By Dave Armstrong and Paul Thigpen
The Psalms formed the prayer book and hymnal of the ancient Jewish people. Psalm 136 has 26 lines, each one ending with the refrain: "God's love endures forever!" This and similar psalms, which were chanted responsively, are the forerunners of several popular forms of repetitive Catholic prayer.
In light of such biblical examples, it's puzzling how some Christians claim that repetitious prayers, such as the Rosary and litanies, are condemned by Jesus. They quote His words: "In praying, do not babble like the pagans, who think that they will be heard because of their many words" (Mt 6:7; the King James Version, still popular among many Protestants, refers to "vain repetitions.")
But Jesus was a faithful Jew who took part in weekly Sabbath worship at the synagogue (see Lk 4:16). So He himself would have prayed psalms with repetitious elements.
In both Jewish and Catholic worship and prayer, repetition simply indicates emphasis on the importance of a thought. Repetition, then, isn't a bad thing in itself. Rather, Jesus is condemning empty repetition, not all forms of repetition.
The Greek word battalogeo in the Gospel text here means "to repeat idly," or "meaningless and mechanically repeated phrases," as in pagan (not Jewish) modes of prayer. Our Lord is thus rejecting prayers uttered without the proper reverence for God.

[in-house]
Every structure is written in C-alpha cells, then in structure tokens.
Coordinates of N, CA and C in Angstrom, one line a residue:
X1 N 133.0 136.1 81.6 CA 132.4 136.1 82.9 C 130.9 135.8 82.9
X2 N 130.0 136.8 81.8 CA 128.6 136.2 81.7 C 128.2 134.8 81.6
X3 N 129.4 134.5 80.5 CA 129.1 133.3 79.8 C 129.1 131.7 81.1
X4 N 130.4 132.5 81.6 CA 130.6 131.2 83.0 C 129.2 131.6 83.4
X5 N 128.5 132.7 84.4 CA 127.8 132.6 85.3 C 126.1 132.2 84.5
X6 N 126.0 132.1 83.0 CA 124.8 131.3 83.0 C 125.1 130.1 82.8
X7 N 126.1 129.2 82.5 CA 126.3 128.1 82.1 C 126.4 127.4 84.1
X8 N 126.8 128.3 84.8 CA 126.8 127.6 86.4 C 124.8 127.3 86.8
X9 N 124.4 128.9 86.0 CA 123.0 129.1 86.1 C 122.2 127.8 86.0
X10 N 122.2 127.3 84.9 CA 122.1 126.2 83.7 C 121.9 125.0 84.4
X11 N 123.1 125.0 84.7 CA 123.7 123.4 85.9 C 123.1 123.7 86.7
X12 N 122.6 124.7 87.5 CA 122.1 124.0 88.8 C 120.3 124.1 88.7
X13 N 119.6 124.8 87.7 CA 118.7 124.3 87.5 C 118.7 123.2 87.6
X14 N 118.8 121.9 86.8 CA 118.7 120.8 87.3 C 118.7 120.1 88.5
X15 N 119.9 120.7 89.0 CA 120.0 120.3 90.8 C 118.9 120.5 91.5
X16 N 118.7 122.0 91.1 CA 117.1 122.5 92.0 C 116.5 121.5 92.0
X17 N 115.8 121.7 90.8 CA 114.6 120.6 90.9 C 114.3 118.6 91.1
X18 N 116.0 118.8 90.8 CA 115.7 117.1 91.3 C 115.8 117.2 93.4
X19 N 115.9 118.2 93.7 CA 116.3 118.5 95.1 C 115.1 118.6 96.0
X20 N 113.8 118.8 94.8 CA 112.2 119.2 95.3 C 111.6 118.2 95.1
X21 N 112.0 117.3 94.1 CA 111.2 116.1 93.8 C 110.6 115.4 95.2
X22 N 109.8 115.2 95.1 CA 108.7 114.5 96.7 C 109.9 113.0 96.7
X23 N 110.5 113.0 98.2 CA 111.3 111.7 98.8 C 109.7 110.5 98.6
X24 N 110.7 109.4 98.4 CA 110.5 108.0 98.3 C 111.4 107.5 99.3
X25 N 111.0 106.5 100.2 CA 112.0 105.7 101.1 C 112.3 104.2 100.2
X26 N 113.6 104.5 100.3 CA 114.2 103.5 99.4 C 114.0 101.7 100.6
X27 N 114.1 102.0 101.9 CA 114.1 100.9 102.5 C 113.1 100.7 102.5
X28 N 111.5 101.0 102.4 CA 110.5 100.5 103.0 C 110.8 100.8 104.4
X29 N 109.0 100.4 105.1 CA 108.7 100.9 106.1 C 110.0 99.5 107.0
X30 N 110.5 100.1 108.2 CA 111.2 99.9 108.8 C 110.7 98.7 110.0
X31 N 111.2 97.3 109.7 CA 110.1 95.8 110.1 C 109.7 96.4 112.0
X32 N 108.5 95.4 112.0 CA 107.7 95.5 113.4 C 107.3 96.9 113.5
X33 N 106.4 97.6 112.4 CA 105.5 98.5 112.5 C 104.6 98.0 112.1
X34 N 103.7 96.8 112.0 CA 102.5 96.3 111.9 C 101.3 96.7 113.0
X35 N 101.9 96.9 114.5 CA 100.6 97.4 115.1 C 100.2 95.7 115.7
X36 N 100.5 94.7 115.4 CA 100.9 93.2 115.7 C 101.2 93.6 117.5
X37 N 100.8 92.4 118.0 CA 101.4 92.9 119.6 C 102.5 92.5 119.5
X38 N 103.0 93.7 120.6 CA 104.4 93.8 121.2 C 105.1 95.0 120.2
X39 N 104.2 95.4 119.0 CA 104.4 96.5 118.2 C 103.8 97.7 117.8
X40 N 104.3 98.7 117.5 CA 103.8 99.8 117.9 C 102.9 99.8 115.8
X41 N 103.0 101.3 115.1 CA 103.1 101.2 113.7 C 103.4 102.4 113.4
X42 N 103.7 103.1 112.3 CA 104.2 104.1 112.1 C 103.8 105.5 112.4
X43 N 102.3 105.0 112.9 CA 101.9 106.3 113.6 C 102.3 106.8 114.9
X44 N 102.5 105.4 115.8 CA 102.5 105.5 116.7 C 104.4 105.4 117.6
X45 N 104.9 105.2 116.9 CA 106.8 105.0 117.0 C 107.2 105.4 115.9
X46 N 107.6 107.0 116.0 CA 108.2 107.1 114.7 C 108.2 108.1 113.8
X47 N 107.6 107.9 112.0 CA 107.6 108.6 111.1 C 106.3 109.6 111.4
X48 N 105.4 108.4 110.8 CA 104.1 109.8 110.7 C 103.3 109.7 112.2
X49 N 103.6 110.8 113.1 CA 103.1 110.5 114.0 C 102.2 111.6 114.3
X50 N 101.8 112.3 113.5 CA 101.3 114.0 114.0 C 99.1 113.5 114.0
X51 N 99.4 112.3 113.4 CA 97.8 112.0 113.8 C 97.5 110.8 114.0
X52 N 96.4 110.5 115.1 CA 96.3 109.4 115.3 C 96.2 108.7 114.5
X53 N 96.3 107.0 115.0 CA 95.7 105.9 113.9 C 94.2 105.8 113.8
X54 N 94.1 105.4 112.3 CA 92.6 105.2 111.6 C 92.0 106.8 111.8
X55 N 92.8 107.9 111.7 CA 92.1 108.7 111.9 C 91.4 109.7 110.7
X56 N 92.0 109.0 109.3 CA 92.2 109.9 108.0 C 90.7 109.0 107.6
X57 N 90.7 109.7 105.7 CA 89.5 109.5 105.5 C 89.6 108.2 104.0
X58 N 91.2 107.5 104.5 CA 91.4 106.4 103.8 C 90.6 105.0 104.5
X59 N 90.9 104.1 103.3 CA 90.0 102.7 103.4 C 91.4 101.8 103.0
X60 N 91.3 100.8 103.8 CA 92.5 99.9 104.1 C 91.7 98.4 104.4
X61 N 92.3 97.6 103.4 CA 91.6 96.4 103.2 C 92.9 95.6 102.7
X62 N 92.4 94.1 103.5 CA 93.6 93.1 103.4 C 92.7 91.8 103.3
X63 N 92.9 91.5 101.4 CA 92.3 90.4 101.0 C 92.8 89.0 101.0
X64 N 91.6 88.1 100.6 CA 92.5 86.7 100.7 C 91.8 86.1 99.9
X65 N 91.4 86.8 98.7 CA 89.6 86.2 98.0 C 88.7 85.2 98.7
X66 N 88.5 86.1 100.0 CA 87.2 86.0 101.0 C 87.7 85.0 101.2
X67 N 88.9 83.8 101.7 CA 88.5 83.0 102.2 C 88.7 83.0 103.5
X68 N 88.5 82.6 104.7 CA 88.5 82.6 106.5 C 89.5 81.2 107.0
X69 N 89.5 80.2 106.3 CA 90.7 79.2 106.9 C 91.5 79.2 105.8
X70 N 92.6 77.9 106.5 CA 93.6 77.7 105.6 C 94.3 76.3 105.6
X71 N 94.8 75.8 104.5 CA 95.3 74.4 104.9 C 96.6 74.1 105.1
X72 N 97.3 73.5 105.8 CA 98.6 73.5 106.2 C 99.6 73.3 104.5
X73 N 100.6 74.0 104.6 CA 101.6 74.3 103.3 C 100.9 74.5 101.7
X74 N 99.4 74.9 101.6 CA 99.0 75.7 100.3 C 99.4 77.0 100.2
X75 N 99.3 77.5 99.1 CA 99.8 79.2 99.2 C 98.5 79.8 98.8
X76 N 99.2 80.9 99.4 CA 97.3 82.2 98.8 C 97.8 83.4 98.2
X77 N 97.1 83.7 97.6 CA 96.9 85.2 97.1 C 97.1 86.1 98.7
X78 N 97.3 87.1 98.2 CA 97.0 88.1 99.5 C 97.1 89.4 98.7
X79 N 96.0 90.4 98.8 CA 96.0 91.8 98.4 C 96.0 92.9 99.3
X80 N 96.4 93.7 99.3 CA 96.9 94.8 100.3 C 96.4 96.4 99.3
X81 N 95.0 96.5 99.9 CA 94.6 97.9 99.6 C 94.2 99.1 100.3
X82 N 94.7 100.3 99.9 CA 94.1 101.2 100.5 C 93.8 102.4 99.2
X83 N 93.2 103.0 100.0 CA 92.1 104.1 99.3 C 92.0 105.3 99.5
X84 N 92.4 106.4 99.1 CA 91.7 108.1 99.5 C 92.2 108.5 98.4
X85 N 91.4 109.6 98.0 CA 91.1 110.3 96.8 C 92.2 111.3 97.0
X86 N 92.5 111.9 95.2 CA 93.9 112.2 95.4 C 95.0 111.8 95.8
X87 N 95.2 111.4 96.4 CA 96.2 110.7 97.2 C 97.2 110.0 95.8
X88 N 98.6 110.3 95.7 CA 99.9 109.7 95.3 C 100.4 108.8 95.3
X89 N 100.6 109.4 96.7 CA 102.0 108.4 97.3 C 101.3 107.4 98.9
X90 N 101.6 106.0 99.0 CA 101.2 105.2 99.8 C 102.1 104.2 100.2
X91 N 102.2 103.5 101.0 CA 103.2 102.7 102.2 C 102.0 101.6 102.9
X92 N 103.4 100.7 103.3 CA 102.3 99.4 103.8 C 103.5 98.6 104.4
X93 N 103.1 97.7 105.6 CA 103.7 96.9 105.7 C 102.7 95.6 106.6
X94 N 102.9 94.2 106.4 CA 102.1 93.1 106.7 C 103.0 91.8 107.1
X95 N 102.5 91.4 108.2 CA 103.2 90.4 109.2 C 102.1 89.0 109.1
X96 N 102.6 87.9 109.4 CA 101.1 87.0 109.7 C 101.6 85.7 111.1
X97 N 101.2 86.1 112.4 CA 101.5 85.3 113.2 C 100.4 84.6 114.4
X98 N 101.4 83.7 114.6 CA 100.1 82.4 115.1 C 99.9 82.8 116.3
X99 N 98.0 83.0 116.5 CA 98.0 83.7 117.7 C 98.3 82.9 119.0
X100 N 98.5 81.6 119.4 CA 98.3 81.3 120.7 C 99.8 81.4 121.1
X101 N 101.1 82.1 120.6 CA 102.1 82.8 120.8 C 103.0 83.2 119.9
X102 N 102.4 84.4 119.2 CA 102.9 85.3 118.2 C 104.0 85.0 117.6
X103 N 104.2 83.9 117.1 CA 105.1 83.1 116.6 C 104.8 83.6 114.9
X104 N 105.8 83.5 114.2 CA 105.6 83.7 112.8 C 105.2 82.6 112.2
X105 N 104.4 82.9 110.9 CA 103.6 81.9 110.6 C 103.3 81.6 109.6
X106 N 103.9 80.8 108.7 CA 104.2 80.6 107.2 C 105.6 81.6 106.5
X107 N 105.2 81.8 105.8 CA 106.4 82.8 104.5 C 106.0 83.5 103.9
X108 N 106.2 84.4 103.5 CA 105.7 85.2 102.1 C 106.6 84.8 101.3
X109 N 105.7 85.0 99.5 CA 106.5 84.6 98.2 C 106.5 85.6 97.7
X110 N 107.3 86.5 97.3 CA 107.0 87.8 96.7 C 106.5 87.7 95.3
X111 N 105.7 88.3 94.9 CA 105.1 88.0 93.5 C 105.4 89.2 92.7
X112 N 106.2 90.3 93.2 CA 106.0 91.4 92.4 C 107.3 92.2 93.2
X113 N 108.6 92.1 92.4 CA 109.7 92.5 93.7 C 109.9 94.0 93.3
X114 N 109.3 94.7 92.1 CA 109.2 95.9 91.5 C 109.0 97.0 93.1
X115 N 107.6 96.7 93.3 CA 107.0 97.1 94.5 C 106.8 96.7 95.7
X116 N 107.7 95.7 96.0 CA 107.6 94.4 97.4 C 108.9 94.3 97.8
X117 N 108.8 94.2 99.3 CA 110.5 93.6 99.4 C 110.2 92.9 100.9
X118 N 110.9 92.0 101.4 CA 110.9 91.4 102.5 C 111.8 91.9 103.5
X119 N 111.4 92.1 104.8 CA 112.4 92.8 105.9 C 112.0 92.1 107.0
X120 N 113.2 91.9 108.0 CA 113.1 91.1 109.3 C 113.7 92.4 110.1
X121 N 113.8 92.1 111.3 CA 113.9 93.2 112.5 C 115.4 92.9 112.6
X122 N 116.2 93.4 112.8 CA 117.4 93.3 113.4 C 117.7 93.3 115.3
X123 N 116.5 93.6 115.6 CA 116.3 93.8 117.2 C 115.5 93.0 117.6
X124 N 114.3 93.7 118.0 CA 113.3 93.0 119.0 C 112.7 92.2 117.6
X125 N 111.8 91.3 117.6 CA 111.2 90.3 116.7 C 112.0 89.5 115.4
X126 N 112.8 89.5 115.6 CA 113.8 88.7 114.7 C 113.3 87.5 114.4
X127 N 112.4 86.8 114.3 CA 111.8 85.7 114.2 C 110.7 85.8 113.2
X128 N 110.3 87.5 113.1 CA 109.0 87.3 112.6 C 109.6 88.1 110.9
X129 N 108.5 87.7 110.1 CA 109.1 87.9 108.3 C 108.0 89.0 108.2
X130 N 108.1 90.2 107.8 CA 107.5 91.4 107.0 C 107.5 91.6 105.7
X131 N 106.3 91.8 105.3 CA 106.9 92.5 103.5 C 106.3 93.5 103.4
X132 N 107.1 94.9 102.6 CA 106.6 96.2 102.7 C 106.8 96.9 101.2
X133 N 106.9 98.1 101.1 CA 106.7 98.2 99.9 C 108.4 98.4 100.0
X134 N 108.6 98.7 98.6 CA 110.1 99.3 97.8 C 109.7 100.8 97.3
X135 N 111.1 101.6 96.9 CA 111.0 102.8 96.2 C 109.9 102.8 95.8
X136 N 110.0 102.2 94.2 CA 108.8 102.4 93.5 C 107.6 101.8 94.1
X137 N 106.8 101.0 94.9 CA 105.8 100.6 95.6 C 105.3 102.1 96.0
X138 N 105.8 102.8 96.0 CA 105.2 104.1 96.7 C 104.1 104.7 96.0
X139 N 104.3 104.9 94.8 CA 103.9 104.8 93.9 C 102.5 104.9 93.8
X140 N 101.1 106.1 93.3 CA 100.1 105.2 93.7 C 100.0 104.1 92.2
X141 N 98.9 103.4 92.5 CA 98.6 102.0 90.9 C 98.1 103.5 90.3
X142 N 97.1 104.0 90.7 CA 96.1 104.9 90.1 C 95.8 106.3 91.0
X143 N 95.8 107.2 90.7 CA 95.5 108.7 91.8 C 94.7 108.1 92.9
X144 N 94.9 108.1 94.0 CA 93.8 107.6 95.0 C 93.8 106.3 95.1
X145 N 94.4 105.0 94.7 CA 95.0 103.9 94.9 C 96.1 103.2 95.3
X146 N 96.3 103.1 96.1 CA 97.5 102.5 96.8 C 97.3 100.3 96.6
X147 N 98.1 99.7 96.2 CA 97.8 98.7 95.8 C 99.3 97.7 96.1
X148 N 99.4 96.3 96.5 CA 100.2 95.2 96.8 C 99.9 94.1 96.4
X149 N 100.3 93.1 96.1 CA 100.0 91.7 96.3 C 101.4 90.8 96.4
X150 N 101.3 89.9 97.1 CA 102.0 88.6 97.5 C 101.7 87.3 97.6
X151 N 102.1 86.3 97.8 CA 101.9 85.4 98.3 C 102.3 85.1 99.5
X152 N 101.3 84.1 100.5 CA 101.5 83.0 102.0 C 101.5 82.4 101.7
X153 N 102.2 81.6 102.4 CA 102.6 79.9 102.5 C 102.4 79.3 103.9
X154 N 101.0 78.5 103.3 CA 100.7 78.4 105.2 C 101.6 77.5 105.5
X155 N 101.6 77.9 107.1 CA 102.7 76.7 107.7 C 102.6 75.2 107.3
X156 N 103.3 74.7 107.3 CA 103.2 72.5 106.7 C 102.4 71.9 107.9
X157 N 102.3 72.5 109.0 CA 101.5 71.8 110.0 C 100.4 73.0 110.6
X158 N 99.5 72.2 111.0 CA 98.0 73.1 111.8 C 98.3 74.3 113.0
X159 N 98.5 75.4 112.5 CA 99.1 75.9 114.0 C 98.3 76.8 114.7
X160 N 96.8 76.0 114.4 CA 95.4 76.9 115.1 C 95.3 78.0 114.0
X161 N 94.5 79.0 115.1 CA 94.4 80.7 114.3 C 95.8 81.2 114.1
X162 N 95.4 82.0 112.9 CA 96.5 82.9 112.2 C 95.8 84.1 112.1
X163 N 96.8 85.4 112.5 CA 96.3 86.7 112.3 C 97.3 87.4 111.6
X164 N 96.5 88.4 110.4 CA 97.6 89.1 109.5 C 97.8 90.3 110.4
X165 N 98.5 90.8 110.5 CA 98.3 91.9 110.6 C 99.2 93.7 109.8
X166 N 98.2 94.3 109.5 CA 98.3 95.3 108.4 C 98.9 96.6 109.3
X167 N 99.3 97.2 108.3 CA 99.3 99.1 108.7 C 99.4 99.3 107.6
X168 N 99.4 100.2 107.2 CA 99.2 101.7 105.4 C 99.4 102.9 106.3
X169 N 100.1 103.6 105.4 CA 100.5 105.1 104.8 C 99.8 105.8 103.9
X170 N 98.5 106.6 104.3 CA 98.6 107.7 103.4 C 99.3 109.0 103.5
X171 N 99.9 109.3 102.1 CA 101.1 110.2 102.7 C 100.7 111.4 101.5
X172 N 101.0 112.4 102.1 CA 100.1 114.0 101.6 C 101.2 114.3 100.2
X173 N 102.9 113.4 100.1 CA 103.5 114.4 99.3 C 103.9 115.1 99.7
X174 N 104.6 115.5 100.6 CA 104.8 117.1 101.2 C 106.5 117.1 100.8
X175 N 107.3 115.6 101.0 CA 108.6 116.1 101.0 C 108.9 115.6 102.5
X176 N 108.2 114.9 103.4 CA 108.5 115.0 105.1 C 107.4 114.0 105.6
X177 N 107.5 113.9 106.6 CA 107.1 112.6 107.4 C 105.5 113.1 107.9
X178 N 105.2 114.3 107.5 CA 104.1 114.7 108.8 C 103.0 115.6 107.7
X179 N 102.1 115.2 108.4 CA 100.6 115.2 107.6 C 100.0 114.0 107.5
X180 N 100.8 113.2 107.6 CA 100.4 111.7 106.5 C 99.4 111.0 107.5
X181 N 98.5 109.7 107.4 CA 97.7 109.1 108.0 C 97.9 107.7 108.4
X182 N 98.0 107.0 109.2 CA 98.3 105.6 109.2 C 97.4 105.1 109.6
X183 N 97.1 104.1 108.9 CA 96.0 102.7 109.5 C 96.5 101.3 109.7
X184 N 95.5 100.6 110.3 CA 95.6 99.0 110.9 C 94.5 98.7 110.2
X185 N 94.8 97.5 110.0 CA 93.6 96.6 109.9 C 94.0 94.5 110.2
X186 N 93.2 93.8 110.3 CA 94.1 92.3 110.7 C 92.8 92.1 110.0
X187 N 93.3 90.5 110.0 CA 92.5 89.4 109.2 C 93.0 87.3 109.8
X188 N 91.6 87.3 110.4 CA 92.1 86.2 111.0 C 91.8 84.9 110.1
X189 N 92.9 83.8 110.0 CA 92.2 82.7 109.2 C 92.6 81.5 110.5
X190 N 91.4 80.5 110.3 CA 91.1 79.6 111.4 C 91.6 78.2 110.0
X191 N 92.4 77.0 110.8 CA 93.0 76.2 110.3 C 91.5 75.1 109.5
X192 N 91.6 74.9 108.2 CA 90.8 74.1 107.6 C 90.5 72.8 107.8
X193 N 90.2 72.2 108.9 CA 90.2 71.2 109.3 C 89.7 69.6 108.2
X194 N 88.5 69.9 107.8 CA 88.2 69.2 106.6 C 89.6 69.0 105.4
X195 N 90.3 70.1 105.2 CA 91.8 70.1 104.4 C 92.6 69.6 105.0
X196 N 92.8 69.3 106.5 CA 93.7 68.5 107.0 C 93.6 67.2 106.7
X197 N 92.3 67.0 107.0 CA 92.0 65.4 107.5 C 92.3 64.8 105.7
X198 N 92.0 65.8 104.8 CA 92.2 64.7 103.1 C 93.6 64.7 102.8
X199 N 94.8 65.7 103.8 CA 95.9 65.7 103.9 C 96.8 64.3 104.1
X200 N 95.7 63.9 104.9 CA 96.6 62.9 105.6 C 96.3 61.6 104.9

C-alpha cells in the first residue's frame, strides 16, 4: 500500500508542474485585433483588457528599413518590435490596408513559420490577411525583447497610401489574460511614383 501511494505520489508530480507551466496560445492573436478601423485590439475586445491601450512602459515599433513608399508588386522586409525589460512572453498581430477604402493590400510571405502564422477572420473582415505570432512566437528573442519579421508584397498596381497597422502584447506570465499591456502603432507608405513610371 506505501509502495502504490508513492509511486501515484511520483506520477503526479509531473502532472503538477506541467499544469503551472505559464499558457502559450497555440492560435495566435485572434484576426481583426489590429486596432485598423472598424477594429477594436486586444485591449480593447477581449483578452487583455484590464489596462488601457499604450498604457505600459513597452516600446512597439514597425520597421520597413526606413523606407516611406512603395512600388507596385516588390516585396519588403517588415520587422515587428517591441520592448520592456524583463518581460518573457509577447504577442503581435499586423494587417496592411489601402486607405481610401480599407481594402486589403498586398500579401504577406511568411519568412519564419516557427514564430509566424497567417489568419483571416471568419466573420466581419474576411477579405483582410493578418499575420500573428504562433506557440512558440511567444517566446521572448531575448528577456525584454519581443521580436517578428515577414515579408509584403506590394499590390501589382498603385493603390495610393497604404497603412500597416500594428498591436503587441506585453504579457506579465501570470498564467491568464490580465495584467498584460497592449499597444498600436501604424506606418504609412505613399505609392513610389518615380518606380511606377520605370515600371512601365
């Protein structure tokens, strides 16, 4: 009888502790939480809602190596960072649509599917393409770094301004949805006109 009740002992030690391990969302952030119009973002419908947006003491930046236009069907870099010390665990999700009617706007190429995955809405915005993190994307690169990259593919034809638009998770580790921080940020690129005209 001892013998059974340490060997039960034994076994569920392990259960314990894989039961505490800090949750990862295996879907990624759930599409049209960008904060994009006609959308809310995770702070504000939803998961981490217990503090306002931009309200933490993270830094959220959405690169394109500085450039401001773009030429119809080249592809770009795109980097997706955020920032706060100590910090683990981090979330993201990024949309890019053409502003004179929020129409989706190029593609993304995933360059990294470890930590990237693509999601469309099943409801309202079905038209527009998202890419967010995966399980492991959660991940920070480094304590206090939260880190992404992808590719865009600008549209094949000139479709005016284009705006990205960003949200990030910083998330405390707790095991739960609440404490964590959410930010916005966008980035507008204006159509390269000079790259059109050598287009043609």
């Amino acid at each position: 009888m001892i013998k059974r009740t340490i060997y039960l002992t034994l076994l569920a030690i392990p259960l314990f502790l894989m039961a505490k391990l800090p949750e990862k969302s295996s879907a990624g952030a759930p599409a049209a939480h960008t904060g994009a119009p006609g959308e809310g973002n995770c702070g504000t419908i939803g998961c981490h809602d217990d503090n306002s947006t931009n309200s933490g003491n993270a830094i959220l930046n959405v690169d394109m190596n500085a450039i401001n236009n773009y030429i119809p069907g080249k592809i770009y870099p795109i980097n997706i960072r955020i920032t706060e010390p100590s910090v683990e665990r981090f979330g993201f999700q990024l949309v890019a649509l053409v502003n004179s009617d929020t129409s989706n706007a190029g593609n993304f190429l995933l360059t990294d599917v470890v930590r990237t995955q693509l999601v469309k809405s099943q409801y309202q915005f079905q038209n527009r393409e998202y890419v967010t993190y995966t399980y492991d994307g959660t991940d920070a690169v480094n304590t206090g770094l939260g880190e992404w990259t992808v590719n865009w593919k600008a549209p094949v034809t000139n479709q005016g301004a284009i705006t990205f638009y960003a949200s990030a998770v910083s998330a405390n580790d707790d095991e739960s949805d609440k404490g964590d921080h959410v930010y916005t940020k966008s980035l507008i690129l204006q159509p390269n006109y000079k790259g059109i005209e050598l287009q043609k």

As usual, Jesus is concerned with the inner dispositions of the worshipper (see Mt 7:20-23; 15:9), not with mere outward appearance. "The Lord looks into the heart" (1 Sm 16:7).
The same is true of formal prayers -- that is, prayers whose words have a set form. Again, some Christians think that Jesus' words quoted above condemn such prayers, and that we should pray only spontaneously, making up our words as we go along. As one old preacher put it, "If you have to use somebody else's words to pray, you ain't really praying!"
But the truth is that Jesus himself would have used formal prayers in the synagogue. In fact, after warning against babbling, Our Lord goes on to provide us one of the most famous formal prayers of all: the Our Father (see Mt 6:9-13; also, Catechism of the Catholic Church, Nos. 2625, 2701).
Actually, all Christians probably make use of hymns and other spiritual songs whose words have a set form. Since many of these songs are prayers addressed to God, then all these Christians in fact use formal prayers, just as Catholics do, even if they don't realize it.
Though spontaneous prayer is certainly valid and even desirable in many situations, formal prayer has several important benefits. First, it allows groups of believers to pray in unison, not just in a particular gathering but all over the world and even across generations -- an important expression of the unity of our faith.
At the same time, formal prayers, especially taken from sacred Scripture and Tradition, shape our thoughts and desires as we pray, making them more in keeping with God's revelation and with His will.
Finally, we should keep in mind that all too often we spend most of our time in prayer asking God for things for ourselves.
Instead, we should remember that a well-formed prayer life should include adoration, confession, thanksgiving and intercession as well. Formal prayer helps us include aspects of prayer that we might neglect if we were to depend only on spontaneous prayer for talking to God. TCA
Dave Armstrong and Paul Thigpen are contributors to "The New Catholic Answer Bible" (Our Sunday Visitor, 2005).
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